When an uninsured driver t-boned my X3, State Farm (my insurer) got me a crappy compact car for a month, and then left me carless for a month because my rental coverage ran out before the repair was complete.The problem with this is (assuming you are not at fault) that you enter a contractual relationship with your insurance company. If your policy provides for x days of rental, you may be stuck with your company's limitations.
In my experience (and I am not a plaintiff's attorney), one's own insurance company didn't want to provide the rental for the period necessary to find and obtain a like-replacement, even if the other party was at-fault. And one's insurance company will not be aggressive in pursuing diminished value.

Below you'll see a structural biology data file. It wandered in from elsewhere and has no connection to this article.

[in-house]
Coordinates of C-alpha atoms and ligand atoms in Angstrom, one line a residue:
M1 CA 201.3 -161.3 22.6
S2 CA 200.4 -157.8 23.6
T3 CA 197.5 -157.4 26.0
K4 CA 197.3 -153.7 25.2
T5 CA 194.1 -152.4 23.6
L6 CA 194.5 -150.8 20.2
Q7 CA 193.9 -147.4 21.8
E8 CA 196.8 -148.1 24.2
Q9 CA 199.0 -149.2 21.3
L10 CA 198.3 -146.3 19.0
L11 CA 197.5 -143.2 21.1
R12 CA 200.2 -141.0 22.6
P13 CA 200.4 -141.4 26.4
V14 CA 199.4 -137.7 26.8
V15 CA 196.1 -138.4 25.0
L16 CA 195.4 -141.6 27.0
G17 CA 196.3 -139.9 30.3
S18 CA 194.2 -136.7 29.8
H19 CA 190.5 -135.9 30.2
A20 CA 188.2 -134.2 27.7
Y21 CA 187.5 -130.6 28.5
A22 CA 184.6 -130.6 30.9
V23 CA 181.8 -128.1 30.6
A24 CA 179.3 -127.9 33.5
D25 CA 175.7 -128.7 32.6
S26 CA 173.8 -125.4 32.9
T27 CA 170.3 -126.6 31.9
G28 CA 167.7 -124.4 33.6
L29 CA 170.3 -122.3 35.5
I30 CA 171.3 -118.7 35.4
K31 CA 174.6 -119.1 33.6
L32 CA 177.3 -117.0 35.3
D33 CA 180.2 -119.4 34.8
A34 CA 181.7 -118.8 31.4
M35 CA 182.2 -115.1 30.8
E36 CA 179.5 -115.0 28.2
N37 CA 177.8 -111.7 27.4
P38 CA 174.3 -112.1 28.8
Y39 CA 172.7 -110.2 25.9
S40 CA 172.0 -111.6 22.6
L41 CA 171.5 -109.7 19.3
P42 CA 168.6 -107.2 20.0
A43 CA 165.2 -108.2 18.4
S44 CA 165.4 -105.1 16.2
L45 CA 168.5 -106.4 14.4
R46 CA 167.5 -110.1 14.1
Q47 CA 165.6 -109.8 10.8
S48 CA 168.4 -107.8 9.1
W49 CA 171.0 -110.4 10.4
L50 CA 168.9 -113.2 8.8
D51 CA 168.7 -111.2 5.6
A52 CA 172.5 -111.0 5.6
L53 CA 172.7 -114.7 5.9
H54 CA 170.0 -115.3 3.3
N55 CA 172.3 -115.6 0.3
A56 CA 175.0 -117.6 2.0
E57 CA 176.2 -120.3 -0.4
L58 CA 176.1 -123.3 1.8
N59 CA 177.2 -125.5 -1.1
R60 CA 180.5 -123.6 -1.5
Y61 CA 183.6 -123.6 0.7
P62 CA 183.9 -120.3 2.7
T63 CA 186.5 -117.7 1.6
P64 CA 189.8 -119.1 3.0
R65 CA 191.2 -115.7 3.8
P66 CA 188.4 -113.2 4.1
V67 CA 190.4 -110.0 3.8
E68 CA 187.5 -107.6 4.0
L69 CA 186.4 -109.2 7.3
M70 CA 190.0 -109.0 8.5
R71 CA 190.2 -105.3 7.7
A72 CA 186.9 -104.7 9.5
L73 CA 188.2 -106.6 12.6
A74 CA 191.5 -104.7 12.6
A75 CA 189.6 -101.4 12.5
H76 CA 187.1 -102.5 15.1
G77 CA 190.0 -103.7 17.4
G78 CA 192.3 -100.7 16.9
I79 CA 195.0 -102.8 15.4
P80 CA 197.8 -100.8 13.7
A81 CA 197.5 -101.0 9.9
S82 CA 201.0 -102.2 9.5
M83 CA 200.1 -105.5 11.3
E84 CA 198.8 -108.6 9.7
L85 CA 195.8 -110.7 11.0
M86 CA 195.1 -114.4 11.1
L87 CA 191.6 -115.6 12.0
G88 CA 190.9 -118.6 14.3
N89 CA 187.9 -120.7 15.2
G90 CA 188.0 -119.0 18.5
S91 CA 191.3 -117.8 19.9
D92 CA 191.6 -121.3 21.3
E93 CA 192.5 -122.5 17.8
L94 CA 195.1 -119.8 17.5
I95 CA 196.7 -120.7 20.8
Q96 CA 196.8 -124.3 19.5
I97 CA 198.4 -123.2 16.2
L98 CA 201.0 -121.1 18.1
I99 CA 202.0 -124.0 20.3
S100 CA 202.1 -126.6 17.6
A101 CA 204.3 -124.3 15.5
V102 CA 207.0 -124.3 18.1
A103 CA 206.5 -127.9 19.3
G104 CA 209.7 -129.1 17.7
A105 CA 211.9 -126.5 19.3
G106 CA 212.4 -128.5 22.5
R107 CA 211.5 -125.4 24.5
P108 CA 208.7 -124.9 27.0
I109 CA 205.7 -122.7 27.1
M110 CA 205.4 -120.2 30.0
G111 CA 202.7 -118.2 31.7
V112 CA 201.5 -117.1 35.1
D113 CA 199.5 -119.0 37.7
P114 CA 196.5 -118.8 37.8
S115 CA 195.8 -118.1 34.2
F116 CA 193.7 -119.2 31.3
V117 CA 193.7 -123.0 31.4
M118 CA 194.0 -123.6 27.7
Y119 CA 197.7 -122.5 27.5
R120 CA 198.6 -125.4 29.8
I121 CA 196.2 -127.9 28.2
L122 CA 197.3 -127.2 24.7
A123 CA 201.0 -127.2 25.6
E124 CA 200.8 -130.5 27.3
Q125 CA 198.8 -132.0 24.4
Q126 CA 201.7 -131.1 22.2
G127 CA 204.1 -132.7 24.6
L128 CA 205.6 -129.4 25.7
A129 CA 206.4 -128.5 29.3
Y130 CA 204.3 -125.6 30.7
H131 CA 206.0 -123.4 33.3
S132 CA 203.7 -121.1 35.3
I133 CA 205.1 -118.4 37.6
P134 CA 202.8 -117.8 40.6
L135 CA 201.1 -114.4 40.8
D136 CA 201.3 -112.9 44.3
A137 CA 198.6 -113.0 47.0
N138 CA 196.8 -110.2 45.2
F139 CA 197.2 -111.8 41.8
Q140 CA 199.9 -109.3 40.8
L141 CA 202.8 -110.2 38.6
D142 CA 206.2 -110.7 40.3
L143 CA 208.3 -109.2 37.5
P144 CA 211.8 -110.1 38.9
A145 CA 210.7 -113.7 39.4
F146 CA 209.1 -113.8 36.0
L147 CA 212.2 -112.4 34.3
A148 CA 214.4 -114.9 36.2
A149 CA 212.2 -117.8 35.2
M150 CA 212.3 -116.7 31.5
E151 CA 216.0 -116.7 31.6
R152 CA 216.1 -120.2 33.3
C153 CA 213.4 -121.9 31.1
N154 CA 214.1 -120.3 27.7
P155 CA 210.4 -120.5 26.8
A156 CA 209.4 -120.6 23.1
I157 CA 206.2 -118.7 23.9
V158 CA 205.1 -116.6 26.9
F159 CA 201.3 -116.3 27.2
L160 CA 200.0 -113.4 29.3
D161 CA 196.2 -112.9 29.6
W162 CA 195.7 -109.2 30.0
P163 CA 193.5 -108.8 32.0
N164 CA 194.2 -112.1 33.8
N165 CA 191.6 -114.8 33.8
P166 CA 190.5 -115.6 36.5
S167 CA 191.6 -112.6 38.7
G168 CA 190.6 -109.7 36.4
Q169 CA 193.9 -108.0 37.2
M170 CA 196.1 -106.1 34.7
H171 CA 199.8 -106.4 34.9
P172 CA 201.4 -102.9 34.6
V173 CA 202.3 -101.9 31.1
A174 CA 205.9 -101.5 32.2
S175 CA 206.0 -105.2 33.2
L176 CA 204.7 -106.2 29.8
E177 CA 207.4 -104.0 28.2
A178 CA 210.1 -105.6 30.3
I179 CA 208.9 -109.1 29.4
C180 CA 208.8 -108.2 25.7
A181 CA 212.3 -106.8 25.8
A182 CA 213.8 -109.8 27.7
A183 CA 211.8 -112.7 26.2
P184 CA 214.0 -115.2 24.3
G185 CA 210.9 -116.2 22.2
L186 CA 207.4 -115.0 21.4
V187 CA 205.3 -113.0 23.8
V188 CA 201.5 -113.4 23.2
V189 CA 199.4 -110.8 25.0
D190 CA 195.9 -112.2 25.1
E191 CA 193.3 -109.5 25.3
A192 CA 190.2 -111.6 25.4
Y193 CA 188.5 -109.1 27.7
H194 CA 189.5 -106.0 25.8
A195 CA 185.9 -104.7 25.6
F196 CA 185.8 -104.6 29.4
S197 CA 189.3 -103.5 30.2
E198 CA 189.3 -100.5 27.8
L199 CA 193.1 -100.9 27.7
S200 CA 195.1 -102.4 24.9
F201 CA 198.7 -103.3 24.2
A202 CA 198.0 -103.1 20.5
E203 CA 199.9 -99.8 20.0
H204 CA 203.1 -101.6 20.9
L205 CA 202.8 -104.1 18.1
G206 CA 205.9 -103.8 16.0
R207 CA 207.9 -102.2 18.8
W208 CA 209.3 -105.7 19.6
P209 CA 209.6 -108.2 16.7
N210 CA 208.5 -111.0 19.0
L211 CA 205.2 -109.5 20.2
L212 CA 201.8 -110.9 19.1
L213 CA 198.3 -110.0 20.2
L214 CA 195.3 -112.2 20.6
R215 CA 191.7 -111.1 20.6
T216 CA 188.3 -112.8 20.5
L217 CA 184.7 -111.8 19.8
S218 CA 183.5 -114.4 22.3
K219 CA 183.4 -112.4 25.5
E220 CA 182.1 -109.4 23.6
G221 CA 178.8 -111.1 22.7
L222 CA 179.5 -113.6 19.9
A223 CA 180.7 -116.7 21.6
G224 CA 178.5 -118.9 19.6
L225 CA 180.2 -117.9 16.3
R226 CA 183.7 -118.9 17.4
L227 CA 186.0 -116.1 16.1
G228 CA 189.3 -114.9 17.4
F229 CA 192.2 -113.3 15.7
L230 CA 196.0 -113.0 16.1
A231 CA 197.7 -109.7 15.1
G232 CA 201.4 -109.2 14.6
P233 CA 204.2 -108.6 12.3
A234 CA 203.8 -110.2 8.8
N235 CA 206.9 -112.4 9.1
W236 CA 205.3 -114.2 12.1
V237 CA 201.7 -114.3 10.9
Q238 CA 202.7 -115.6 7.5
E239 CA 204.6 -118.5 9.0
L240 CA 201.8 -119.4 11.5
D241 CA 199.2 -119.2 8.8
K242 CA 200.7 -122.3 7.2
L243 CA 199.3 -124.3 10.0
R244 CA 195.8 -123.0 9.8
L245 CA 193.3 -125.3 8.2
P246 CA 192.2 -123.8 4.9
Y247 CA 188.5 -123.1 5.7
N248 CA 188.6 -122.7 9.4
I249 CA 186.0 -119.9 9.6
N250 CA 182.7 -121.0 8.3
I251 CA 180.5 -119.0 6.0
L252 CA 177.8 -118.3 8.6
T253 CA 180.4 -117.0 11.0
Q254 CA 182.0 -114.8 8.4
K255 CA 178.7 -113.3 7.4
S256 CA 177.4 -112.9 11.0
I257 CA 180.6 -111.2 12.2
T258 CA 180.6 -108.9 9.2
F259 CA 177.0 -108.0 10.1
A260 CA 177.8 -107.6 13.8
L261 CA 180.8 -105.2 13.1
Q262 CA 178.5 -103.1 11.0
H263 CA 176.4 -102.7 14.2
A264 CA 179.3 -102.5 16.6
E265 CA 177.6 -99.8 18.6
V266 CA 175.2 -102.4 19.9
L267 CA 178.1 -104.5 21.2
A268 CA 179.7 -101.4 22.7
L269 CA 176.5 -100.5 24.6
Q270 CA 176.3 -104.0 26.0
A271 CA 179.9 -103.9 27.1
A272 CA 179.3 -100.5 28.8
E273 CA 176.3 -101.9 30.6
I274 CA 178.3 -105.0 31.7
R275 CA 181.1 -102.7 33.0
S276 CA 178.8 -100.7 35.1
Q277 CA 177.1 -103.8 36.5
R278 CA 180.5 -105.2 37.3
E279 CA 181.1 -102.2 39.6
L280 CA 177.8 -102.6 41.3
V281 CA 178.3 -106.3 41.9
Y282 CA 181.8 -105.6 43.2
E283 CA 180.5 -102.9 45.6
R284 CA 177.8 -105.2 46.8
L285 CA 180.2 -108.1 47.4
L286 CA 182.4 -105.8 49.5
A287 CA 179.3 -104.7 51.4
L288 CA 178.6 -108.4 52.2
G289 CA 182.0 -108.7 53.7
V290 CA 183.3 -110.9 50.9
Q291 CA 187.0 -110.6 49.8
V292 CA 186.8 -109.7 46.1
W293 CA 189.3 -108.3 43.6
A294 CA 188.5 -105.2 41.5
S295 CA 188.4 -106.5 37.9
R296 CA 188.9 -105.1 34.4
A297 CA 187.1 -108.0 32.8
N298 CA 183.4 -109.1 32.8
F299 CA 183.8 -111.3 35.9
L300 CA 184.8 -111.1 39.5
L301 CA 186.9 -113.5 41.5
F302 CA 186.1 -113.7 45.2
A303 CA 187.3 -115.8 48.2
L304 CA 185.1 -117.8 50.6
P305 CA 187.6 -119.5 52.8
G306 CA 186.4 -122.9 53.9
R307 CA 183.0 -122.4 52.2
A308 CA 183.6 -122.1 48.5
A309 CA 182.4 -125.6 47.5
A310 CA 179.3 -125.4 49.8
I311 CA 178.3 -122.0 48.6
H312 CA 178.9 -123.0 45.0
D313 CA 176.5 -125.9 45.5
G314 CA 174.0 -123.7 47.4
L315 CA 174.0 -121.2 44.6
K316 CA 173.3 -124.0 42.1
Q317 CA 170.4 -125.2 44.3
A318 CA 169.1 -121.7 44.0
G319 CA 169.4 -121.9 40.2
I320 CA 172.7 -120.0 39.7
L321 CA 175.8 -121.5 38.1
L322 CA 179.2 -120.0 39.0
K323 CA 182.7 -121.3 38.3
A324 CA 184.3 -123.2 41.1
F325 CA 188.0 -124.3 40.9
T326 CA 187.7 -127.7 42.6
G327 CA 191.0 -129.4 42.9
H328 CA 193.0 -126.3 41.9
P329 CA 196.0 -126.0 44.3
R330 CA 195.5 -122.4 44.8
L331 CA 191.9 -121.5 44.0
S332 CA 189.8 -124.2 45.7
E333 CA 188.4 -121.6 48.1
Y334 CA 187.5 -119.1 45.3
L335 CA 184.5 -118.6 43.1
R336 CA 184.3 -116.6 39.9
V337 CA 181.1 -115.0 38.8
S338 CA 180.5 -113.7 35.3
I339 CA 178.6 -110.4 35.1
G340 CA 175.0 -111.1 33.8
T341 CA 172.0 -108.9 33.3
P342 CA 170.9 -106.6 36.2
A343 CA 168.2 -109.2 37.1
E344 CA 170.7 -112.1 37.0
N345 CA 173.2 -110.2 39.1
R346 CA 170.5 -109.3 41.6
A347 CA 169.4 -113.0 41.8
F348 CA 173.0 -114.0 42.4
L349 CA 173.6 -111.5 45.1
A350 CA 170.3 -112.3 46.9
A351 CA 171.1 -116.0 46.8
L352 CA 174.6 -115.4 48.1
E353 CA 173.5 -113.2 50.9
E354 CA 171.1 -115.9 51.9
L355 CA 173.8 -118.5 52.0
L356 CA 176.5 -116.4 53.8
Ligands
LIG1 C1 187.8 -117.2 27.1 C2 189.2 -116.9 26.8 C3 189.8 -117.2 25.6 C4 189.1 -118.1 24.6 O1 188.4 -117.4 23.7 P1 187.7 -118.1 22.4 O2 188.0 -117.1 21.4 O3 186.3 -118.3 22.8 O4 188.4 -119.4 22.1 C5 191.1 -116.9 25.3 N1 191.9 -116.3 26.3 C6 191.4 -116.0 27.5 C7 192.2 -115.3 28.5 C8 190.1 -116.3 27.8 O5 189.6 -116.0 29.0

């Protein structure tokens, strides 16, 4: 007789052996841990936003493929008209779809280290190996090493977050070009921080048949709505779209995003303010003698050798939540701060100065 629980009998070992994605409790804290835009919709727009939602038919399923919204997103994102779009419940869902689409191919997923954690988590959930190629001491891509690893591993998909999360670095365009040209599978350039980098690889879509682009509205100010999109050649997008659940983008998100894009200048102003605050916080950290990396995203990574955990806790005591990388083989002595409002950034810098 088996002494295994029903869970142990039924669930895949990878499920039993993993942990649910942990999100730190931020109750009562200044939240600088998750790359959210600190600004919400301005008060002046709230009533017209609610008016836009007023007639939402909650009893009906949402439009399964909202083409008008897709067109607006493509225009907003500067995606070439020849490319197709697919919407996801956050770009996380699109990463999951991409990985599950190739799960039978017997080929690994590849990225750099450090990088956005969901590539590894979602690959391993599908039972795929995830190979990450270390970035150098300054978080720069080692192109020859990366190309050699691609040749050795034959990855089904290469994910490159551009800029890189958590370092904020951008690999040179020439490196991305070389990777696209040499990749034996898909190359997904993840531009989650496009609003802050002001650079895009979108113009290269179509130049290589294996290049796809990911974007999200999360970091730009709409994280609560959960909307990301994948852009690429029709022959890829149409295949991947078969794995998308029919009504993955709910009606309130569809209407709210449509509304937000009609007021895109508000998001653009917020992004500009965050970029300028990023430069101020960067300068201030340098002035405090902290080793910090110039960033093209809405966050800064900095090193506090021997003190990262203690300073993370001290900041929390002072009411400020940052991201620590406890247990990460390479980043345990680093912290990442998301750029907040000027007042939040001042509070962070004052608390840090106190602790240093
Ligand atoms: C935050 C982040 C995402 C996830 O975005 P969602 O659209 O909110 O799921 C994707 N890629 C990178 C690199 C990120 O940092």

In contrast, directly engaging the insurance of the at-fault driver gives you much more legal leverage if you know what to ask for to be made whole.
When a well-insured driver t-boned that same X3 a year later, State Farm got the other insurance company to agree to be on the hook for a like rental for the duration of the repair, so I got a midsize SUV for two months.